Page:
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This book is a nice walk.... jog... no, it's a stumble through Jen's childhood into teen angst and many years of college (really Jen? how many years? Party much? LOL) as she finds her way to the book where we all made her acquaintence for the first time. If you are from the generation before Jen's or the one after ours, then you probably won't care for her story or her voice much. However, for those of us born in the early '70's (or so) Mrs. Lancaster's journey rings true on many levels, for many reasons. Not the least of which is the burning need to fit into a size 6 Jordache jeans with no panty lines and making our mothers understand that spending the same for a pair of said jeans as she spent on two week's worth of groceries was not unreasonable. Her European trip as a junior was a SCREAM! Oh and thank you for reminding me of the awful first car - the Toyota Tercel and it's evil GM twin, the Geo Prizm. I love that we now have a glimpse of the real reasons Jen is who she is.
Granted, parts of this book aren't quite as funny as her previous efforts and in fact there are sections that do feel rushed and stretched, but heck, no author is perfect and when you have multiple books out, there will always been one that isn't as good as the rest. Hopefully her next one will be focused again on the present which is where her current observations on life and people are their snarkiest and thus funniest.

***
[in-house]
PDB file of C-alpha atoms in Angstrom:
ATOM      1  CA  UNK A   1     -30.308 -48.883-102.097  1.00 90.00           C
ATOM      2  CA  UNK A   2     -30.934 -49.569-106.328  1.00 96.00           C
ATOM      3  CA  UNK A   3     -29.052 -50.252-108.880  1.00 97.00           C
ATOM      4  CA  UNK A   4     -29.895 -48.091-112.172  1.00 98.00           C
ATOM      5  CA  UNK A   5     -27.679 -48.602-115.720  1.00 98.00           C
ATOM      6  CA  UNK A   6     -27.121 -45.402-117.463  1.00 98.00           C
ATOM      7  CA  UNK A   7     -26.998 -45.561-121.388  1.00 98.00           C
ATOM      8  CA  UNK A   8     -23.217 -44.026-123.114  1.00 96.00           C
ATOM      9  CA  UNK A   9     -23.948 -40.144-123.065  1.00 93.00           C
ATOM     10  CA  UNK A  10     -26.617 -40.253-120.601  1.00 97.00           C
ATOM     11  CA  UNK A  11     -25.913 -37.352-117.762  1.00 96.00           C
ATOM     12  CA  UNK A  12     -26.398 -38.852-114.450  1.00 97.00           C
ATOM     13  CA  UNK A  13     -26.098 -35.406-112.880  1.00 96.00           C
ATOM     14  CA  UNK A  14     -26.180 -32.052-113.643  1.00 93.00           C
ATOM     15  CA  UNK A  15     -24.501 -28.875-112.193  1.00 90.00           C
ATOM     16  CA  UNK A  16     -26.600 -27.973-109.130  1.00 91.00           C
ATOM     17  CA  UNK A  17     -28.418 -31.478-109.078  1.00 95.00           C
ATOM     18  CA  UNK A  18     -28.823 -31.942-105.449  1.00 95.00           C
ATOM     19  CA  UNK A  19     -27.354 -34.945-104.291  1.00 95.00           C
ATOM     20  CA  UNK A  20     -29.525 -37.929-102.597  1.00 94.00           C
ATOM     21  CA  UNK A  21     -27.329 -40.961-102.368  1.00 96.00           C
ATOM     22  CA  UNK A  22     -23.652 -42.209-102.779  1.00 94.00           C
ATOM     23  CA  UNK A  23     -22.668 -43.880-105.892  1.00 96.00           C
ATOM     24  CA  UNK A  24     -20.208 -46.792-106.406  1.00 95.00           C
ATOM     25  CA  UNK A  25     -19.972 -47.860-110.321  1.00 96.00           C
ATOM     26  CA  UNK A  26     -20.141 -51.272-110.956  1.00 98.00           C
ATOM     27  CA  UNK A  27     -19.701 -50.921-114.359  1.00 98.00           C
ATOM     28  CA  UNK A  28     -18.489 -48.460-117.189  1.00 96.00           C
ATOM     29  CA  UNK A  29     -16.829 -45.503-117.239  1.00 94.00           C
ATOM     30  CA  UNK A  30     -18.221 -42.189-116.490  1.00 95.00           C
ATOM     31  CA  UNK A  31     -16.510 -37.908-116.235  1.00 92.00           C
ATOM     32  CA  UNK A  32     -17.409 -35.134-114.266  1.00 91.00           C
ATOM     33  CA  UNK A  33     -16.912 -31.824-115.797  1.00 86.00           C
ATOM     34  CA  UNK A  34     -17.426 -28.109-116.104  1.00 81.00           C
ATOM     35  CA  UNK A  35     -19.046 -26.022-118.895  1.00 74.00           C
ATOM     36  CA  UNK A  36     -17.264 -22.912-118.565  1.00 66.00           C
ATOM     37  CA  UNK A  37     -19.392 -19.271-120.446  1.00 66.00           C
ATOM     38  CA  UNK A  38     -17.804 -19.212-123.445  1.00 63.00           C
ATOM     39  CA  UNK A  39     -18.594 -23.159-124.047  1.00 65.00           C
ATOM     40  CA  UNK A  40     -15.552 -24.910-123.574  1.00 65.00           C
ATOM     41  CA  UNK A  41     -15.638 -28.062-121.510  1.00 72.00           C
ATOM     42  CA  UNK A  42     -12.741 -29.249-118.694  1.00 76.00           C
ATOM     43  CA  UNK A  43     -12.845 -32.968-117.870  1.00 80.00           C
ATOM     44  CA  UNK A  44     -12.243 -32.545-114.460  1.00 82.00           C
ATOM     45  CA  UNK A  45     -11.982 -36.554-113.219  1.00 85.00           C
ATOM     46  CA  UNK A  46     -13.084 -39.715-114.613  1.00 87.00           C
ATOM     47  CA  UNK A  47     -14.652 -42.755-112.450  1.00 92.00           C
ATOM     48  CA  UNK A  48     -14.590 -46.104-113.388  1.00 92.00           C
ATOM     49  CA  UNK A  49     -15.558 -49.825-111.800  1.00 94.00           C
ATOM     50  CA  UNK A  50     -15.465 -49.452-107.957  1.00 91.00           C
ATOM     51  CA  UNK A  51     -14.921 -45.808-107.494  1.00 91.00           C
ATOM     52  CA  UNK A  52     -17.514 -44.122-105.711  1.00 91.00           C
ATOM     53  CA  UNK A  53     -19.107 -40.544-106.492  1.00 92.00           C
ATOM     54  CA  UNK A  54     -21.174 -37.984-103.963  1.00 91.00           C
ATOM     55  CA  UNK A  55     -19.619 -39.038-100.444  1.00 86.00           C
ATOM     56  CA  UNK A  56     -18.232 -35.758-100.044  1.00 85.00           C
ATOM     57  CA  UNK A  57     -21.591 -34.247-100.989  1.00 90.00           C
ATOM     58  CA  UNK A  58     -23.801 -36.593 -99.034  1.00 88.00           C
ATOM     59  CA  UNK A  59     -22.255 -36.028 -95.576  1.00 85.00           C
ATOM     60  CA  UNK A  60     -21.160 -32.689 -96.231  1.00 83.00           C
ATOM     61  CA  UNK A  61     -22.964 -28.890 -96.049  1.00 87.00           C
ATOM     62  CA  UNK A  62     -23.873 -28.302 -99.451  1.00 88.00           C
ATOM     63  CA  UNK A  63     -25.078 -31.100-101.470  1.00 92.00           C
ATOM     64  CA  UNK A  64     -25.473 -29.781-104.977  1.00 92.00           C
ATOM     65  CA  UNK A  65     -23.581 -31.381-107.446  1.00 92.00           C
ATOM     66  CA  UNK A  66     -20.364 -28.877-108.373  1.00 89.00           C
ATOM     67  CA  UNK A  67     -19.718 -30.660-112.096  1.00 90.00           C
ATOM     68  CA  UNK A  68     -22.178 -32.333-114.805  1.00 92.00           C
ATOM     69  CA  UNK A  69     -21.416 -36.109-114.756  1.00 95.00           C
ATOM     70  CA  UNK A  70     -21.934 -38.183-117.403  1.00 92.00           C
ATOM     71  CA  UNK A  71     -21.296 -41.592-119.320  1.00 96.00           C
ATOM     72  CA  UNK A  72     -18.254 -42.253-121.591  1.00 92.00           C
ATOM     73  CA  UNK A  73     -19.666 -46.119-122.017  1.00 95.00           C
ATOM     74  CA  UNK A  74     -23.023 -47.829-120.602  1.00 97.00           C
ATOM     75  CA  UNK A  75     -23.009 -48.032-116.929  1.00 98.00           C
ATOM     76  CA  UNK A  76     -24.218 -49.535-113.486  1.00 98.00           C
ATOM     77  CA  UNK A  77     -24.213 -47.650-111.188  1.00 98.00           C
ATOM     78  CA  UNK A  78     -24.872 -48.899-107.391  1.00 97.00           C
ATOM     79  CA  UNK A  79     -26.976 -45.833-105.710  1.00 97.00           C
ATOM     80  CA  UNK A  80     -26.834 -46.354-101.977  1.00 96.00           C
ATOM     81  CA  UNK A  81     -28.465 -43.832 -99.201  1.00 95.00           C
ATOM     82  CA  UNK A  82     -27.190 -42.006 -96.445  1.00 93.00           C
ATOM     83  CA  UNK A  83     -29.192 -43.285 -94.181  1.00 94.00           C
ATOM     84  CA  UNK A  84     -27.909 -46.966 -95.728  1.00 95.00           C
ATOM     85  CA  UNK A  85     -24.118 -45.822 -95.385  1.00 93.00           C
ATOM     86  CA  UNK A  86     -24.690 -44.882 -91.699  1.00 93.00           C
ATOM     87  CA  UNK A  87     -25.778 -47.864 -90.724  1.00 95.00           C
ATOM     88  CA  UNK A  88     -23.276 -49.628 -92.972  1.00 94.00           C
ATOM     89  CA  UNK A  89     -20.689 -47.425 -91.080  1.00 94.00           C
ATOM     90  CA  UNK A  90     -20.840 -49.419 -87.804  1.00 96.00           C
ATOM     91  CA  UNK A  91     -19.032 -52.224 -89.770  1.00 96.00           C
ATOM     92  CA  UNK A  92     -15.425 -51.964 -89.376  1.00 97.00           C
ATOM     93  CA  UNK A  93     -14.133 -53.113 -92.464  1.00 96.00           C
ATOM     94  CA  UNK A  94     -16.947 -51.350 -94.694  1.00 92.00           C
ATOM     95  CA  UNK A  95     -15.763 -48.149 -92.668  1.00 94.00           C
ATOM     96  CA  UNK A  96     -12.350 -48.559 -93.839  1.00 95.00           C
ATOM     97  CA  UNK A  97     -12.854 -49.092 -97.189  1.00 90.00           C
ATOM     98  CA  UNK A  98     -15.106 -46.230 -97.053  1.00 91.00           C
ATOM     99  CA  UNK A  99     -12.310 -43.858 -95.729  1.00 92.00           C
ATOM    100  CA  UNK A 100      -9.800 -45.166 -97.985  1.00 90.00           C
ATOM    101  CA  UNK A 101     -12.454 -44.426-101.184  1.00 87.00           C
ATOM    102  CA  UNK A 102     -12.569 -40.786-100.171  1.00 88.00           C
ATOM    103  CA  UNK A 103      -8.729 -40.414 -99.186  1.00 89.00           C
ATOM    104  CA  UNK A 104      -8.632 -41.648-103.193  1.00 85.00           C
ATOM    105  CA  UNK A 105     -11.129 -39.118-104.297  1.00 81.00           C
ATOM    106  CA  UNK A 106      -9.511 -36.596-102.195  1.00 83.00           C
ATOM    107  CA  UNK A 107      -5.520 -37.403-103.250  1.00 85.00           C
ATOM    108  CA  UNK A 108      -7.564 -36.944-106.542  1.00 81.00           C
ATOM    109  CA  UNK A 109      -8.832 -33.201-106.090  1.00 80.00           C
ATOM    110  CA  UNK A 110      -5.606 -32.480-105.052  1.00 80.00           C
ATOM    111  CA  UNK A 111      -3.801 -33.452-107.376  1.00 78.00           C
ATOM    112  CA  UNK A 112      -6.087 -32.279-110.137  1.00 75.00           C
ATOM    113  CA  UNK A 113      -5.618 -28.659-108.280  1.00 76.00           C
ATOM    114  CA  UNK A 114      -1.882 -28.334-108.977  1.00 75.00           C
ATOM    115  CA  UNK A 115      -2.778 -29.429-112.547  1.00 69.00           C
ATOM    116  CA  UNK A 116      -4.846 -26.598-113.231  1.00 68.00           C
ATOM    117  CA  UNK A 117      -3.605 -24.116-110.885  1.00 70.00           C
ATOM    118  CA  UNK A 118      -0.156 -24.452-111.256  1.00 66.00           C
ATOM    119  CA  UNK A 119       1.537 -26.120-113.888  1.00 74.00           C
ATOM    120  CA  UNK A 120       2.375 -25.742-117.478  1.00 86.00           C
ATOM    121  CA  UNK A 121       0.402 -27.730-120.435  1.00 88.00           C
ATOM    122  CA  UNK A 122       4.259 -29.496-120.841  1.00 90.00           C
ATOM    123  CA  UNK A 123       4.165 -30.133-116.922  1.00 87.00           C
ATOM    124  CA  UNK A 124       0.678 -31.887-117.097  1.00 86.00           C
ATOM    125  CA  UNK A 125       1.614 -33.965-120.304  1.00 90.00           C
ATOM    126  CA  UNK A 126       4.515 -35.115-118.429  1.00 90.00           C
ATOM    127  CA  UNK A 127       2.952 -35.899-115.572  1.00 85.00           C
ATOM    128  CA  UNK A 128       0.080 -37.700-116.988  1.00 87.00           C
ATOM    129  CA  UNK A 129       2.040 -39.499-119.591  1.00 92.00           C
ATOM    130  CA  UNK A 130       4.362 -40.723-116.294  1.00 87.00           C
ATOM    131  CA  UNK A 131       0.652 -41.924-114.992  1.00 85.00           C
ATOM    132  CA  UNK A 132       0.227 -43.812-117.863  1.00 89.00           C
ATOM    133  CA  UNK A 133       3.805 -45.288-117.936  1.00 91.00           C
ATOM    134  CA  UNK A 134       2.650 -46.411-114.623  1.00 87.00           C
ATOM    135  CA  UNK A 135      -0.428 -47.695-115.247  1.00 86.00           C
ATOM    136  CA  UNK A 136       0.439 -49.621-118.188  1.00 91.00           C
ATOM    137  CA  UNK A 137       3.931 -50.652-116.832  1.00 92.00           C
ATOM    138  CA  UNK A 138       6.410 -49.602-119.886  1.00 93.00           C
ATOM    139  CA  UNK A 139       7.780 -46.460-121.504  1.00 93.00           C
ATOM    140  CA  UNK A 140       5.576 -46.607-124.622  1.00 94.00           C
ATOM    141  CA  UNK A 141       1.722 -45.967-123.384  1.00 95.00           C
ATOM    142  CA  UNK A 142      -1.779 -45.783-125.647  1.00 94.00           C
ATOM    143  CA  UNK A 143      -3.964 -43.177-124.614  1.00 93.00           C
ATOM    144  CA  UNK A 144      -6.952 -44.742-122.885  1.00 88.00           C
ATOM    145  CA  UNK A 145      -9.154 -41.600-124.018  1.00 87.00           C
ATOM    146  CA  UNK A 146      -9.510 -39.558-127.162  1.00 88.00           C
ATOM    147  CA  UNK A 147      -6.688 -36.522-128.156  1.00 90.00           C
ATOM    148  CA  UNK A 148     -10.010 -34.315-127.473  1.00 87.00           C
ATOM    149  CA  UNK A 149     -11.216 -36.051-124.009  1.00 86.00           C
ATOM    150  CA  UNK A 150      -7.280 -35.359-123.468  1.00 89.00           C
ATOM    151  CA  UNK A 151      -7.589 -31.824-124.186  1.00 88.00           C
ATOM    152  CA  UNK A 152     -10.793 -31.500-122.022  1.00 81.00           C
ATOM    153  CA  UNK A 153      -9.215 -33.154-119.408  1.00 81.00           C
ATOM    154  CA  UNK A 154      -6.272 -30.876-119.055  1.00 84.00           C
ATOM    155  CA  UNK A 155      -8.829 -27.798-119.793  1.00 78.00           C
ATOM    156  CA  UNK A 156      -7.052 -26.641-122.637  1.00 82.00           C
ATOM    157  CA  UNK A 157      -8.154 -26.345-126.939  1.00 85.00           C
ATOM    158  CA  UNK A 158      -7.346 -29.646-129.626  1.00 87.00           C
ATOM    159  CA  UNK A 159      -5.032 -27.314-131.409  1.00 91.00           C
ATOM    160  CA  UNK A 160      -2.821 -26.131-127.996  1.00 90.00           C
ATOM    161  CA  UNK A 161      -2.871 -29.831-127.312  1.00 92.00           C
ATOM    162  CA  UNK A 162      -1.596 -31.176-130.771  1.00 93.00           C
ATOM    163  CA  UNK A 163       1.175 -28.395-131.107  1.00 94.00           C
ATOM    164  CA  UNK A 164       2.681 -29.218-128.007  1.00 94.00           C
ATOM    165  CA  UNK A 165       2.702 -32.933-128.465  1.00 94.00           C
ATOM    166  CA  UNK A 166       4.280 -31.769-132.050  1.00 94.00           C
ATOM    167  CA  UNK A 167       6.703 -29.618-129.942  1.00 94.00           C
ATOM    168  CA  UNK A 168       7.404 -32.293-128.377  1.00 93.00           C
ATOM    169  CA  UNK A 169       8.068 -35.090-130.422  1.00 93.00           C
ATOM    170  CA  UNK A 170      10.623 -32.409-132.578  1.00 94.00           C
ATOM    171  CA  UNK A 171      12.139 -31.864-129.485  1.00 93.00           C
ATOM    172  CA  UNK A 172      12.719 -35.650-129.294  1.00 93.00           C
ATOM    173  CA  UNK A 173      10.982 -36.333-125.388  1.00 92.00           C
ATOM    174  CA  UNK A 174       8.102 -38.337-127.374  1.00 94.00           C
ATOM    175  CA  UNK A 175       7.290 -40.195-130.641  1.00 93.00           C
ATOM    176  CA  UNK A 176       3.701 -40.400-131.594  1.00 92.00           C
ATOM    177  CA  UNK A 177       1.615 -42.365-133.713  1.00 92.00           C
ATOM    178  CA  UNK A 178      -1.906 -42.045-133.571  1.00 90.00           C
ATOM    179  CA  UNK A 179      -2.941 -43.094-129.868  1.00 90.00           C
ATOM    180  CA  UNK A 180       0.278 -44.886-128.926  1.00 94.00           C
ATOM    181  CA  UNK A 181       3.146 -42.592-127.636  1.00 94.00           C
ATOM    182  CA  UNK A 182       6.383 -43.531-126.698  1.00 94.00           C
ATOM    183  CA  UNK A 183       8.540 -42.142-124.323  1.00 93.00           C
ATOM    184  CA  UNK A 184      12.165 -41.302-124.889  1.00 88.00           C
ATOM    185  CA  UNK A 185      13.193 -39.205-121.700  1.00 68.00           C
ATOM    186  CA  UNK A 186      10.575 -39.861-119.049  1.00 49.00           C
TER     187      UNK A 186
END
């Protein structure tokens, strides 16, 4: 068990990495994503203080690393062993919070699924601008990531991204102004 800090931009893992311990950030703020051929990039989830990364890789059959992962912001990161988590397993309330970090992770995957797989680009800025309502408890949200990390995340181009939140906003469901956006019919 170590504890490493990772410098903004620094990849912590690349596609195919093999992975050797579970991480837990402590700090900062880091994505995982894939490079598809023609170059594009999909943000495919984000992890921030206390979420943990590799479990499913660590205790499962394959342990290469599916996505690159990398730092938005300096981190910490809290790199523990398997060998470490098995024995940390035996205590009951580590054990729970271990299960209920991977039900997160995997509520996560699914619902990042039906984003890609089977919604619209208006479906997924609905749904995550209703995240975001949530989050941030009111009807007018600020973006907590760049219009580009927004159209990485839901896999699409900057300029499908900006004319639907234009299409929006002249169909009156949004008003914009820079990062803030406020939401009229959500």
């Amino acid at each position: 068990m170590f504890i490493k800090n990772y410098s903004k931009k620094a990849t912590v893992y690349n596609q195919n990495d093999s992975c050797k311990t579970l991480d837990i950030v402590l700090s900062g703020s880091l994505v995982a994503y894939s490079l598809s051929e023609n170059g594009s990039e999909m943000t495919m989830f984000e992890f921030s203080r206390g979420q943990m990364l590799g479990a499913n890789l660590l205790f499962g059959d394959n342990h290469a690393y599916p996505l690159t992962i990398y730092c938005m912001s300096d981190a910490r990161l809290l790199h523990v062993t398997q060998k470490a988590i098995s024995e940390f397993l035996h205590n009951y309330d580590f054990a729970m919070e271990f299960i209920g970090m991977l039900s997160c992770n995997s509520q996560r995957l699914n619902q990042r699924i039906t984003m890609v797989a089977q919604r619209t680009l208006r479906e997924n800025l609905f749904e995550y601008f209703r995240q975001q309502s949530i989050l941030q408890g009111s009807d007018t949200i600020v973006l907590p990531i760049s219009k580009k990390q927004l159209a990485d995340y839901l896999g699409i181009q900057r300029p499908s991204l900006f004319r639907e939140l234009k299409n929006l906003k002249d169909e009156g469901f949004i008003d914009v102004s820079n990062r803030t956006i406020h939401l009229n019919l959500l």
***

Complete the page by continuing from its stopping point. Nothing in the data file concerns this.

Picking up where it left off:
The chapters about Jen's first "real" job are laugh out loud funny; I could see so clearly the frumpy blue suite with the business blouse and the dreaded fax machine. When Jen gets promoted, you cannot help but to cheer her on, even though you have a pretty good idea about what will happen!
Pretty in Plaid is a great book, well written, insightful, and very funny (I forget to mention the bits about her parents--wickedly funny!). Reading Pretty in Plaid reminded me of so many forgotten adolescent / young adult mortifying moments that are humorous now only in retrospect. Like the other three books by Jen Lancaster, you hate to come to the final chapter.
This book will make you LOL throughout each chapter. I'm always sad when her books come to an end. It's nice to escape everyday life and get a sneak peak into someone else's dysfunction for a moment. Pretty in Plaid may be my absolute favorite and I've read all her work. Thank you for putting the F U in FUN!!!!!
I found this book delightful and HILLARIOUS! Now, that could be because I think Jen and I are about the same age, with a very practical, middle class up-bringing, therefore have we have many of the same experiences and perspectives. If you are a child of the 70's & 80s and remember Kristy McNichol, Jordache Jeans, Polo shirts and Michael Jackson, you may relate too. She walks readers through her real first job and how she though she was RICH! Didn't we all? When you hit the 20k's in salary.. woo hoo!! until you have to pay rent and a car payment. Then the first time you heard people talking about "Their Lewie" - not know ing it wasn't a dog or an uncle, but a Louis (As in Louis Vuitton).
Jen feels like a Facebook friend I don't personally know very well, but because I read her posts and see her photos, I feel like we are BFFs. I think this book is worth the read. Just be prepared to remember who you were at that time. The entertainment lies not only in Jen's story, but who the reader was at that time in their own history.